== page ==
“It doesn’t have all of your history. What it has is your history of things that we count, and what we tend to count are far more favorable for wealthier people than for low-income people,” Klein said. If you pay your mortgage, it goes in; if you pay your rent, it often doesn’t. If you pay your cellphone bill directly, it doesn’t count, but if you pay it with a credit card and then pay off the credit card, it does.
Credit scores and reports prize credit over just spending the money you have, in a way forcing you into the system. If at some point you’re going to want to buy a house or a car or get a loan, you have to build credit — and if you don’t, you’ll run into trouble down the line. Millions of people are also “credit invisible,” meaning they don’t have credit that’s treated as scorable under the current system. People who are Black, Hispanic, or live in low-income neighborhoods are likelier to find themselves in this situation, as are people in rural and highly urban areas. Internet access appears to play a role in whether people are credit invisible, too. In these situations, it’s not that people are or aren’t reliable, it’s just that the current framework doesn’t include them.
When someone has a bad credit score or no credit score, life isn’t necessarily impossible to navigate, financially, but it’s harder. A low credit score may not stop you from buying a house, but it’s going to make buying that house more expensive. “You start seeing diverging pathways, and it’s not that you’re not still going up … it’s just the slope of your upward climb is lower,” Wherry said. “Those who can least afford to pay more pay more to get the exact same thing that their wealthier counterparts pay less for.”
The way we deal with credit scoring and reporting is flawed
The current credit system is far from perfect, and critics have long pointed to its many flaws, ranging from it being dominated by sometimes irresponsible private interests to the ways it entrenches inequalities in the financial system.
For one thing, credit reports often contain mistakes — a lot of them. A 2013 FTC study found that one in five consumers had an error on at least one of their three reports. Of the more than 300,000 complaints specifically about credit and consumer reporting the CFPB received in 2020, approximately two out of three pertained to incorrect information on the reports.
When there are errors in credit reports, it can be very difficult to get them corrected. For some people, the errors can work in their favor. But for others, they do not — if someone with the same name gets sent to a debt collector and it shows up on your report, it can hinder you from getting that apartment or a good rate on your car loan.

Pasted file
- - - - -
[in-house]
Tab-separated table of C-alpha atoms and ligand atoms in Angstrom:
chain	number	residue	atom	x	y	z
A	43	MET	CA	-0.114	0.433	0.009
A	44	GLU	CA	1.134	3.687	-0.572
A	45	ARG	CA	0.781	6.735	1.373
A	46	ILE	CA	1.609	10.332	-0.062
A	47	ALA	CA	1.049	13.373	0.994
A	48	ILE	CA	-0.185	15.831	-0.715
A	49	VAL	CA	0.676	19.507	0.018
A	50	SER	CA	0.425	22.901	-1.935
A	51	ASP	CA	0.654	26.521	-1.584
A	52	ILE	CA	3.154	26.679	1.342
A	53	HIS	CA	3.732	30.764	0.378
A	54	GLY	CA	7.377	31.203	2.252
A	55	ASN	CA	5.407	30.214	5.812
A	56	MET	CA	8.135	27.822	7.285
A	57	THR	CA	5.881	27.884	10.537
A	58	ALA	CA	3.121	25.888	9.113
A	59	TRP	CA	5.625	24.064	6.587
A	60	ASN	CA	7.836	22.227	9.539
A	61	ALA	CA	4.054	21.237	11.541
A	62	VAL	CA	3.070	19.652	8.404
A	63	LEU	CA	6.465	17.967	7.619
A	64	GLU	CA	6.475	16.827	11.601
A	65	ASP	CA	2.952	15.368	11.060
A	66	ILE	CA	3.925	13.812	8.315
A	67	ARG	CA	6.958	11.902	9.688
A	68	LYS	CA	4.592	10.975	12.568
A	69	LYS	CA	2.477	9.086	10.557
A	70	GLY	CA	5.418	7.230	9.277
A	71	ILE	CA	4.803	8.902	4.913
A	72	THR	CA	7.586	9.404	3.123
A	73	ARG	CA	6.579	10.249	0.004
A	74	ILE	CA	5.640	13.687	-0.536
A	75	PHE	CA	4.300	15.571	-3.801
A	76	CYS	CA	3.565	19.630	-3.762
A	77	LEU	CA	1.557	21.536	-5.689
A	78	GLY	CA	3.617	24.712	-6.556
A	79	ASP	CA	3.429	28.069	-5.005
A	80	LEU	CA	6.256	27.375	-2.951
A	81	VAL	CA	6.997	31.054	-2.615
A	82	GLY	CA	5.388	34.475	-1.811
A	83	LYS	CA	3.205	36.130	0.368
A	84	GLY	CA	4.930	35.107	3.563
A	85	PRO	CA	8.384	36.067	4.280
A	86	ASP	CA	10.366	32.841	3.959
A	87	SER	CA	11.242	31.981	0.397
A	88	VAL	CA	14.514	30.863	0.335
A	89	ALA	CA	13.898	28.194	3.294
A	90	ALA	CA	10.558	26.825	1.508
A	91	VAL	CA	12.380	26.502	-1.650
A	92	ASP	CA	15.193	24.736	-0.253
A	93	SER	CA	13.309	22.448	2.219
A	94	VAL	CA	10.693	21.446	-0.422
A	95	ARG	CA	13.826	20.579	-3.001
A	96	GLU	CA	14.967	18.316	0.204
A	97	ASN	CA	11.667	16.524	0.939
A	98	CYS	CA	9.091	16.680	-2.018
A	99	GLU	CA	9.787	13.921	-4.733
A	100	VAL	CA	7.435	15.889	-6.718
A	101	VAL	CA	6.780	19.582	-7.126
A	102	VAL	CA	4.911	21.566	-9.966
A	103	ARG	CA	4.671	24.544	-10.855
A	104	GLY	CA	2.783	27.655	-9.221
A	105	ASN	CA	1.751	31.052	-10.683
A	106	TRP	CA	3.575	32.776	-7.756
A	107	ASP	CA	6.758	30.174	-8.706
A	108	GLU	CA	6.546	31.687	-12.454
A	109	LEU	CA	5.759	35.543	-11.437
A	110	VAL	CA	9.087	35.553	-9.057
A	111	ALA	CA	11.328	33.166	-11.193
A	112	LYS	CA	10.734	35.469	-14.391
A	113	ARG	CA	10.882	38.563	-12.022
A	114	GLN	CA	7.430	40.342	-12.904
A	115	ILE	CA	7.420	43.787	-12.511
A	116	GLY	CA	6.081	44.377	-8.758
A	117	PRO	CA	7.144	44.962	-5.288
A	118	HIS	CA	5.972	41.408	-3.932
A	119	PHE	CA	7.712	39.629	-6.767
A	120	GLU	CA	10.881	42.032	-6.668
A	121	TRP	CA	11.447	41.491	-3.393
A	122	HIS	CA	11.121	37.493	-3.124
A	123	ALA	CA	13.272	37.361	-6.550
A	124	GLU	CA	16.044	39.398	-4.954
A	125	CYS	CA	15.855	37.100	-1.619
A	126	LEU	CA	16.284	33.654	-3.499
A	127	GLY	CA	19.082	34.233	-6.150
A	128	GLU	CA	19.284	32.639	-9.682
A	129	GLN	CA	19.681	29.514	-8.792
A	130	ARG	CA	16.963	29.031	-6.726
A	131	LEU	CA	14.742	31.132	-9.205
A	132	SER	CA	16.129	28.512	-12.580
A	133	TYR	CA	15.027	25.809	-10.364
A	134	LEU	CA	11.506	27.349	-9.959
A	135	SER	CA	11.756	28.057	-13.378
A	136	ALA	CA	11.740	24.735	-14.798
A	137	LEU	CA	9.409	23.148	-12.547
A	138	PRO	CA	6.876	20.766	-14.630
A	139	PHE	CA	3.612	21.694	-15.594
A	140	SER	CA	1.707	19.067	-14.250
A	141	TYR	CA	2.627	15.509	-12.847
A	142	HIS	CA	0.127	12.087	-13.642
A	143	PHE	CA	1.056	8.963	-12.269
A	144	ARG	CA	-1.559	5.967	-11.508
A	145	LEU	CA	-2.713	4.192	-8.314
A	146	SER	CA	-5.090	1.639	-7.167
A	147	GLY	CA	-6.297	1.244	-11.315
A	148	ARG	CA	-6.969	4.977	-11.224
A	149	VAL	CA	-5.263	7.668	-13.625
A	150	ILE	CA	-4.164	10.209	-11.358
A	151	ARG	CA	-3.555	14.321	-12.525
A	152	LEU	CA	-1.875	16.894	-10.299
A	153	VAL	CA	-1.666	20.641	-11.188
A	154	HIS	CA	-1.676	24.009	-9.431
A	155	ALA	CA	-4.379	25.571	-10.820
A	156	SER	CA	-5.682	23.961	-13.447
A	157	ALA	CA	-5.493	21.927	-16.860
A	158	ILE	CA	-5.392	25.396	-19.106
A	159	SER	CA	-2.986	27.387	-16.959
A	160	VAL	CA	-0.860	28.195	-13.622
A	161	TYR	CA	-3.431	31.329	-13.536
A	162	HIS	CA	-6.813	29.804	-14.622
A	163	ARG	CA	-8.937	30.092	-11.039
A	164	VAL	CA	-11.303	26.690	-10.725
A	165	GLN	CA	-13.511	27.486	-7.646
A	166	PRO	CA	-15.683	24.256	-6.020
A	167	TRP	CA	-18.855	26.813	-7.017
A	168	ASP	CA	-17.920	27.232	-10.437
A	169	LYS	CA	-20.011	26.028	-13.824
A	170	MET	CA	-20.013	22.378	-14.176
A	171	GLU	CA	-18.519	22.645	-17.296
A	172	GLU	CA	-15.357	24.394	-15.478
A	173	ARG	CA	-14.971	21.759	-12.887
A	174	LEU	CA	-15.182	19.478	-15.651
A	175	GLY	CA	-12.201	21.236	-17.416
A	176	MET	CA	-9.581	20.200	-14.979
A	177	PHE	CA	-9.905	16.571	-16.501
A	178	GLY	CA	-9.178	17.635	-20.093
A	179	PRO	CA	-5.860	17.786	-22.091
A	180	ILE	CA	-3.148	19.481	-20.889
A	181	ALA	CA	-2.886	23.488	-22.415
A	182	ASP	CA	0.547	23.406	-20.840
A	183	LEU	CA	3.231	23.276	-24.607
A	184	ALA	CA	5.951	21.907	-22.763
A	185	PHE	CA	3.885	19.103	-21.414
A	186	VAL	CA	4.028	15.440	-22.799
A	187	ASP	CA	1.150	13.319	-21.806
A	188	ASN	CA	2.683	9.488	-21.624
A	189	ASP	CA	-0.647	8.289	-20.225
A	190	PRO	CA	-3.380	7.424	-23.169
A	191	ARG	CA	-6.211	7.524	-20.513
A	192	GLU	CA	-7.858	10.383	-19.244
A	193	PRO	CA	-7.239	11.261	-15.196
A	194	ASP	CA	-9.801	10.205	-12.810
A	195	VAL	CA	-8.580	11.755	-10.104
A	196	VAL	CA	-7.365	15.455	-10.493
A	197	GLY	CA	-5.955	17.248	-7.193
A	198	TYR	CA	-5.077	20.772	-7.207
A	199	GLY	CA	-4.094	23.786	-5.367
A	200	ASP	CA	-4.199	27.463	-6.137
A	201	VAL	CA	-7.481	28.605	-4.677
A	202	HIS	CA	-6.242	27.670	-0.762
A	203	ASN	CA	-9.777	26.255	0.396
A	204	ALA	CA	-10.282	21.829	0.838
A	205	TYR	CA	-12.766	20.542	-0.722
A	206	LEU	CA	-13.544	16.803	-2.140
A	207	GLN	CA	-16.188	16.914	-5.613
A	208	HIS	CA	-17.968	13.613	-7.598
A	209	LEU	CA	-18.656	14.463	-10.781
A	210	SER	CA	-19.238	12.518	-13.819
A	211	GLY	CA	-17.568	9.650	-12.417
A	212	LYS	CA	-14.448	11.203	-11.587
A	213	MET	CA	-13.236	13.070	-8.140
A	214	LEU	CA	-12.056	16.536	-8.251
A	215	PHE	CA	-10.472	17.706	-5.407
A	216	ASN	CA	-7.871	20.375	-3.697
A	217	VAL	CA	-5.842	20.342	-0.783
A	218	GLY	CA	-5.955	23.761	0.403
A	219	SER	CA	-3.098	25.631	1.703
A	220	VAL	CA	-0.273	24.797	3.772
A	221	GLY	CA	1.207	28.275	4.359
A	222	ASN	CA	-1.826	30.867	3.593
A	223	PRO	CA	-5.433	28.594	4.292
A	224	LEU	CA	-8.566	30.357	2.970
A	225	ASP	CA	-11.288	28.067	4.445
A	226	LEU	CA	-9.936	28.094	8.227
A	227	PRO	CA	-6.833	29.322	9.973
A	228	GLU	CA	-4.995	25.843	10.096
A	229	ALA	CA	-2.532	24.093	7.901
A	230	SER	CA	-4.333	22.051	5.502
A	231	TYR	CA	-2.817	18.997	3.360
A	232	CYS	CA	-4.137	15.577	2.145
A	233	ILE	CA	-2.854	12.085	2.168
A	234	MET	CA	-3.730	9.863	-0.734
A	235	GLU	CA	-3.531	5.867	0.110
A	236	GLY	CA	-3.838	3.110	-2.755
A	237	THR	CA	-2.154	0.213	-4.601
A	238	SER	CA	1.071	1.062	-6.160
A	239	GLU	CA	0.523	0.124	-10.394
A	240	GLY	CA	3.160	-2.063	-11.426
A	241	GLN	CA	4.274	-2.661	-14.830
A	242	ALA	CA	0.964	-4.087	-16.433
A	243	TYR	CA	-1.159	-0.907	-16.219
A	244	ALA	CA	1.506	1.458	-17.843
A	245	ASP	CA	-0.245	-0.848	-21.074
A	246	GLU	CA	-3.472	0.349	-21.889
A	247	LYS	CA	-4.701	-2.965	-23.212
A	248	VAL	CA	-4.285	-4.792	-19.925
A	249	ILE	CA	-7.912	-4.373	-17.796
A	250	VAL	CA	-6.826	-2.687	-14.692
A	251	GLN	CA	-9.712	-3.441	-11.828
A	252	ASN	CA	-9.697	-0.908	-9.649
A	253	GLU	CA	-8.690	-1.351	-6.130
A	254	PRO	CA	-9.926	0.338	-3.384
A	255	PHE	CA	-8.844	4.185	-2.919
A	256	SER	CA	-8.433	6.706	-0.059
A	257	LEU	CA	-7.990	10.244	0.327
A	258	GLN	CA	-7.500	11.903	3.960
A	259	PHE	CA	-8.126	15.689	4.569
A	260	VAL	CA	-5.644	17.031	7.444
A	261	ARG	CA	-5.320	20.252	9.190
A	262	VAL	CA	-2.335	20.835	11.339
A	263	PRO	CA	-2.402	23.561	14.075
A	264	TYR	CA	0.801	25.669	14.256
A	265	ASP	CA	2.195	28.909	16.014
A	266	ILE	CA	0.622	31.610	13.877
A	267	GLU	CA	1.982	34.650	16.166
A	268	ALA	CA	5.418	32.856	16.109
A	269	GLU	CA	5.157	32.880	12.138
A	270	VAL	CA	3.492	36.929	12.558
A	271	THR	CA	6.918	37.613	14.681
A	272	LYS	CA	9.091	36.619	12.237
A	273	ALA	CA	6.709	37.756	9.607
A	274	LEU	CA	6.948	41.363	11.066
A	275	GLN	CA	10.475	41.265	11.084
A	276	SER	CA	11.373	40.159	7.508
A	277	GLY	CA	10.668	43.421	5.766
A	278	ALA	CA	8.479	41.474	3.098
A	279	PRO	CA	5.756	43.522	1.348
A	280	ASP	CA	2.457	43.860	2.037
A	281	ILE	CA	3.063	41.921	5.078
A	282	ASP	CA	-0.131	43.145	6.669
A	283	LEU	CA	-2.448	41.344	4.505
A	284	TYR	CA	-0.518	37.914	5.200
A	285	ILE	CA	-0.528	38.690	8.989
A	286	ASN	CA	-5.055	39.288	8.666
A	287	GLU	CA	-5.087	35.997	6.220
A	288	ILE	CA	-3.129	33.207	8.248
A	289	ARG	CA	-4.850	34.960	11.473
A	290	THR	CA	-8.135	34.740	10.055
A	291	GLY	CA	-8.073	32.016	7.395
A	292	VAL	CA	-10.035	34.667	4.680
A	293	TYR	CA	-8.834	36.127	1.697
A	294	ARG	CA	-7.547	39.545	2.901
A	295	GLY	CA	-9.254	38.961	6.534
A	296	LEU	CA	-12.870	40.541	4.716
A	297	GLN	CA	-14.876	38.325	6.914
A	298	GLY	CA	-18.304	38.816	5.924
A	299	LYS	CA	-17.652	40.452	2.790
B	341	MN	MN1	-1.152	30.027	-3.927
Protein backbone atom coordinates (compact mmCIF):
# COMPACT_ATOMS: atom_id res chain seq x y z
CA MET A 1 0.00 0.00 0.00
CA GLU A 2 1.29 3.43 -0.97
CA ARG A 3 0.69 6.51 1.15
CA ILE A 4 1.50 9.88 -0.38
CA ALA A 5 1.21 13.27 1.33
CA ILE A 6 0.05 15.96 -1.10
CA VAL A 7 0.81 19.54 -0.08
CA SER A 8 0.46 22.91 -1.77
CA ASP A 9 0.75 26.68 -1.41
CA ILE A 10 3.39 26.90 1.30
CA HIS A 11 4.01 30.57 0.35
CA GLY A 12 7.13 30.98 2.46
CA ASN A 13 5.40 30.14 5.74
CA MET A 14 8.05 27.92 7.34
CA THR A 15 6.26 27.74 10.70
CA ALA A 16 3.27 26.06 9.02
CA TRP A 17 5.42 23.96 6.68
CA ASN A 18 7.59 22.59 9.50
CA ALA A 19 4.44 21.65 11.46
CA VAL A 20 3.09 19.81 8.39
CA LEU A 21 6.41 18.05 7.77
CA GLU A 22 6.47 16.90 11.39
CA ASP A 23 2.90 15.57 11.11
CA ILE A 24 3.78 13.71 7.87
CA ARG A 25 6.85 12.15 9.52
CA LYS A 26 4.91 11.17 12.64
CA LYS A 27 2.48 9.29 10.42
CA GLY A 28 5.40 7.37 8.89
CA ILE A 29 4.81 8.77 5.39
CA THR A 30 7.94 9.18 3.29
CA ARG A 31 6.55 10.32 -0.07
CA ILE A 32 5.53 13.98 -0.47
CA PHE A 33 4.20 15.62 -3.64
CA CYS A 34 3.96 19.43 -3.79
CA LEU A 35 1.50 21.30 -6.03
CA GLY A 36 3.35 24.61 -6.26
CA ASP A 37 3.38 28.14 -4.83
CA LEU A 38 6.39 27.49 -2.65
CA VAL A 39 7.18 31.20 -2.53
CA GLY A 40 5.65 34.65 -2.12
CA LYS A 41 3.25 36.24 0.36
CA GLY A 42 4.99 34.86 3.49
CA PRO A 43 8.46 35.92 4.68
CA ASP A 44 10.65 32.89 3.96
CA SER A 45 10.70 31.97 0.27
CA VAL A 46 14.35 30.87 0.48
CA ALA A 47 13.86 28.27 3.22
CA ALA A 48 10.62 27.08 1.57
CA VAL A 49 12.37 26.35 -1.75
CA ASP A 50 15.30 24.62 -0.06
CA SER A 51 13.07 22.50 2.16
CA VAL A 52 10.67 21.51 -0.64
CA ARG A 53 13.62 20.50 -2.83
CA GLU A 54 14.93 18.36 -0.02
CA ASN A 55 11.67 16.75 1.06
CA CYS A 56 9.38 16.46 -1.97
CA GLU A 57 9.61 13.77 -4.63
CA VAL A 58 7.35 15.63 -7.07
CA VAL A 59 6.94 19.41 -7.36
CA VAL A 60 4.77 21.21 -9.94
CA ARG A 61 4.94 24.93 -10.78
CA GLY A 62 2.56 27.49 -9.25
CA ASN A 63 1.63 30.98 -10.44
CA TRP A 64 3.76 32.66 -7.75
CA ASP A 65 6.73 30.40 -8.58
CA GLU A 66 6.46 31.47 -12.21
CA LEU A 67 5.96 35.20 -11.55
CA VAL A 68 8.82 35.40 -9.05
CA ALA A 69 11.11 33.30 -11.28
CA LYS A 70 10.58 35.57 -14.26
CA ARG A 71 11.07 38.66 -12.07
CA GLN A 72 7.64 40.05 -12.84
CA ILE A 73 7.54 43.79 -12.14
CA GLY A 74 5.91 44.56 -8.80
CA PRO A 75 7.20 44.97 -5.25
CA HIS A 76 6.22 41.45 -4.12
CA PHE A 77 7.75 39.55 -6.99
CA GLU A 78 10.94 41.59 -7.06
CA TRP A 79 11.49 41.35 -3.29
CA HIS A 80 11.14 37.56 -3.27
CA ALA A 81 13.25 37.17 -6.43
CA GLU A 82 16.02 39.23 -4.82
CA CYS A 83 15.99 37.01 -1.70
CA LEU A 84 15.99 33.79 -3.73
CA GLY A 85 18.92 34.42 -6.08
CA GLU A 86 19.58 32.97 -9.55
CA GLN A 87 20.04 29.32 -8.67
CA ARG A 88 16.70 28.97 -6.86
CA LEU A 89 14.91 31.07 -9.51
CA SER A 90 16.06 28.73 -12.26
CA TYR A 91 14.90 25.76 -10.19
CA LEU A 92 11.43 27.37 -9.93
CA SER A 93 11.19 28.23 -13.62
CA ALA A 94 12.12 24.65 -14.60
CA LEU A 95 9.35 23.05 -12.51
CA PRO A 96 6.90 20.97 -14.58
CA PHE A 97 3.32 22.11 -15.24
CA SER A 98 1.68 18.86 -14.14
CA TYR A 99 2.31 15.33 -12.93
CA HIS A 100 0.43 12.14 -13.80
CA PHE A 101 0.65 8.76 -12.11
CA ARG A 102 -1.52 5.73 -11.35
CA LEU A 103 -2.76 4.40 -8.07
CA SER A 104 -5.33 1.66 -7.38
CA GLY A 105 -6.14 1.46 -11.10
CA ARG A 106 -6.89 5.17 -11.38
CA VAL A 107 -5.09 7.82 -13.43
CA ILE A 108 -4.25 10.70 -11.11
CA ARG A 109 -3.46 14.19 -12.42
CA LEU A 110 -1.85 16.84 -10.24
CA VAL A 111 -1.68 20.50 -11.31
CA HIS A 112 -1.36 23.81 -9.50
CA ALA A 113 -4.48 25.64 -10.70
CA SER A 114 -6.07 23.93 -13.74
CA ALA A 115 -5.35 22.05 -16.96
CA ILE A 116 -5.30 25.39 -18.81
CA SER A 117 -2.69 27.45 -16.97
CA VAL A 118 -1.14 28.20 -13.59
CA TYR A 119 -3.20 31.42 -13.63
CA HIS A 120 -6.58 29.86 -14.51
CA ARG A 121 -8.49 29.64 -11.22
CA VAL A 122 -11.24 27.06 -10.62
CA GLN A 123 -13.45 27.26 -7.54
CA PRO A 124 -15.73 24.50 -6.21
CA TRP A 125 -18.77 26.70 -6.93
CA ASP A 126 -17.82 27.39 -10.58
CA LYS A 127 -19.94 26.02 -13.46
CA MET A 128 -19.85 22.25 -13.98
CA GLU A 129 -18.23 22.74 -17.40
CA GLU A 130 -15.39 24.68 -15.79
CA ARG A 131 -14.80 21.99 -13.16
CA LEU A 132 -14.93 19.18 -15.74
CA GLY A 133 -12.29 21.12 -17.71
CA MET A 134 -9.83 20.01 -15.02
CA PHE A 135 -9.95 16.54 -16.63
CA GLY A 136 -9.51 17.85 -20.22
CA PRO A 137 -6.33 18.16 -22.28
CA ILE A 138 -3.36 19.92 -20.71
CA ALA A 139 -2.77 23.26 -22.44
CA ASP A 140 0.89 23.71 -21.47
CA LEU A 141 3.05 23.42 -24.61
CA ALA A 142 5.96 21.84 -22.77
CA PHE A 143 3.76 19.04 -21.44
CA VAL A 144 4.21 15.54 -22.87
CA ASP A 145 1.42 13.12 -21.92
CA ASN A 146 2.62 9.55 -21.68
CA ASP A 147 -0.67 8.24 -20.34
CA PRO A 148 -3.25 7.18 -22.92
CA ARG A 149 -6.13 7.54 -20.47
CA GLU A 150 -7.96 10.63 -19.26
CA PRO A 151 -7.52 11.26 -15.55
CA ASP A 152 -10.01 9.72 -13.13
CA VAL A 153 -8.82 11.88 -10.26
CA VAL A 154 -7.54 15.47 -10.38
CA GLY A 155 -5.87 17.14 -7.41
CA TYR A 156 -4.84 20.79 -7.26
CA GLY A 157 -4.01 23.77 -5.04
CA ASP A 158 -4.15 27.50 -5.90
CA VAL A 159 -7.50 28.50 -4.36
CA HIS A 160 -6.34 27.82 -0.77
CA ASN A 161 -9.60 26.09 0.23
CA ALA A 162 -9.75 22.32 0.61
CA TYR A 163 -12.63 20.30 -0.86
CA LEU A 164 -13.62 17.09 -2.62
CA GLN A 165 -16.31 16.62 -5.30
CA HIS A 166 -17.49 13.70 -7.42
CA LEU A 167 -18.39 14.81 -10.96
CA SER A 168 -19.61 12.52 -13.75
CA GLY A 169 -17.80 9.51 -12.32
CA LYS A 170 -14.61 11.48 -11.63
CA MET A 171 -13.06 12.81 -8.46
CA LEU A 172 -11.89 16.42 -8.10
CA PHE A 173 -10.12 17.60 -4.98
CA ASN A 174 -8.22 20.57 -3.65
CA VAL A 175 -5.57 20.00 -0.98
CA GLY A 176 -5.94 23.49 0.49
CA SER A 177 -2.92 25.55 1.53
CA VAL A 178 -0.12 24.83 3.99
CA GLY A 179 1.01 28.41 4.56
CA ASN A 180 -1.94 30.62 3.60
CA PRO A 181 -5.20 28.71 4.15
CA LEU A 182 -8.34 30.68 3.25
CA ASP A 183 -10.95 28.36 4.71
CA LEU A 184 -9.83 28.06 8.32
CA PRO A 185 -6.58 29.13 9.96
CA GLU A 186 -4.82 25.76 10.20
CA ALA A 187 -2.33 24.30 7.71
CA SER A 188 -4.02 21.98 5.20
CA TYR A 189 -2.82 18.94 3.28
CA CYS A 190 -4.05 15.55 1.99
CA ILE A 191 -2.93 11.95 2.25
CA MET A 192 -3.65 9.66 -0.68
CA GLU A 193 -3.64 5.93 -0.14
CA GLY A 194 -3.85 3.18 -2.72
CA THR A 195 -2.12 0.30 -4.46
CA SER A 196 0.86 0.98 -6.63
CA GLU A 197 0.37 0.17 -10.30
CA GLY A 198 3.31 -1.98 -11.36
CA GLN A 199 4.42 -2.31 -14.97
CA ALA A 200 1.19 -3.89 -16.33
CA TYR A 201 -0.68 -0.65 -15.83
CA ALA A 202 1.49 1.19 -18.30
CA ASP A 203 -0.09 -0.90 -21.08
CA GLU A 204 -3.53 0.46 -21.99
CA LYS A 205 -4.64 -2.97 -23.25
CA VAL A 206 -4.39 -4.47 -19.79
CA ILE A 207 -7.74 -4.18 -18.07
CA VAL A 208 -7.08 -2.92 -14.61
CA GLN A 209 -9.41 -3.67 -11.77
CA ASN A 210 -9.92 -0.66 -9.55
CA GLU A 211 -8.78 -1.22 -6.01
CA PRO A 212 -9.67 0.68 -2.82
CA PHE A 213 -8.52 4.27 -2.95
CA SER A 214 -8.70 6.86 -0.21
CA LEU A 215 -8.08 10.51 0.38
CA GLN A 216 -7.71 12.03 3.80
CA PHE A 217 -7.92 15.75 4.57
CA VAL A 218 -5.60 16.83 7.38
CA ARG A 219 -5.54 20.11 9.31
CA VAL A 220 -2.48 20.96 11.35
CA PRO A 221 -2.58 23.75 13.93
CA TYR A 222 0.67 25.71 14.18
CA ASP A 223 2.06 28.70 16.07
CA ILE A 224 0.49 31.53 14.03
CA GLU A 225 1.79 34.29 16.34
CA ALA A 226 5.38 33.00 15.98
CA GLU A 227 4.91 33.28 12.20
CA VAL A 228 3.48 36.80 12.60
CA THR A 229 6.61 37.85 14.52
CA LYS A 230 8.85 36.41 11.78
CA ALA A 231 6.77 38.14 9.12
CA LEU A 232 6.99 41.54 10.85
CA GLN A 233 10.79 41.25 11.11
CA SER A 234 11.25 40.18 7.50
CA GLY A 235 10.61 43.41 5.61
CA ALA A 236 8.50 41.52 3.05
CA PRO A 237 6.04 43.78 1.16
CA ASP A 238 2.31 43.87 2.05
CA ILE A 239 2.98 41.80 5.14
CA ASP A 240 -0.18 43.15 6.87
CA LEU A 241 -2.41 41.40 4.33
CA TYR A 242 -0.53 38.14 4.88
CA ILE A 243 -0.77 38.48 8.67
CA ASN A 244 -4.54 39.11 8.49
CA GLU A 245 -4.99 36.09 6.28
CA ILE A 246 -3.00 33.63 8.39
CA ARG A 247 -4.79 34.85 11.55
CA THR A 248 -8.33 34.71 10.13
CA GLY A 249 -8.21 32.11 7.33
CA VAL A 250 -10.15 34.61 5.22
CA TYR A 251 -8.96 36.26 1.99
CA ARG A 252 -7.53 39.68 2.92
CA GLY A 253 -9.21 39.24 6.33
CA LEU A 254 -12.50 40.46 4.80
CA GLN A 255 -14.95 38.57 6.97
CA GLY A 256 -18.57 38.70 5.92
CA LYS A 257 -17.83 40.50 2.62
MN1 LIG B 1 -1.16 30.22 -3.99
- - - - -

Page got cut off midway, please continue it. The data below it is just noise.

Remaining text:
“The credit bureaus are not incentivized for accuracy, they’re incentivized for volume and speed,” Klein said. “As long as the errors are symmetric, in the aggregate, their data will still be right. [But] there’s going to be a group of people who are getting harmed and a group of people who are benefiting.”
The credit bureaus have been the subjects of major scandals in the past. In 2017, a data breach at Equifax left the private information of tens of millions of people exposed. The same year, the CFPB ordered Equifax and TransUnion to pay upward of $20 million over charges that they had tricked consumers about the usefulness and cost of credit scores. Equifax, Experian, and TransUnion make their money off of selling the data they collect. Rep. Maxine Waters (D-CA), who chairs the House Financial Services Committee and has been critical of the credit industry, in 2019 declared the sector “broken.” She blamed the “commodification of consumers and their personal data.”
The system right now is supposed to be fair — the idea is that if a person is reduced to a number, their individual characteristics, such as their race, won’t be factored in. Indeed, there are laws barring lenders from discriminating against potential borrowers based on certain characteristics. Critics say that bias is baked in and that the advantages and disadvantages of where you live or how you look show up in your credit report and scores anyway.
“Although credit scores never formally take race into account, they draw on data about personal borrowing and payment history that is profoundly shaped by generations of discriminatory public policies and corporate practices that limited access to wealth for Black and Latinx families,” Amy Traub, then-associate director of policy and research at progressive think tank Demos, said in testimony before Congress earlier this year. She pointed to research showing that 50 percent of white households have a FICO score of over 700, compared to just 20 percent of Black households. Meanwhile, one-third of Black households have insufficient credit and lack a credit score, compared to just 18 percent of white households. “Whenever credit data is used in decision-making, it multiplies inequality,” she said.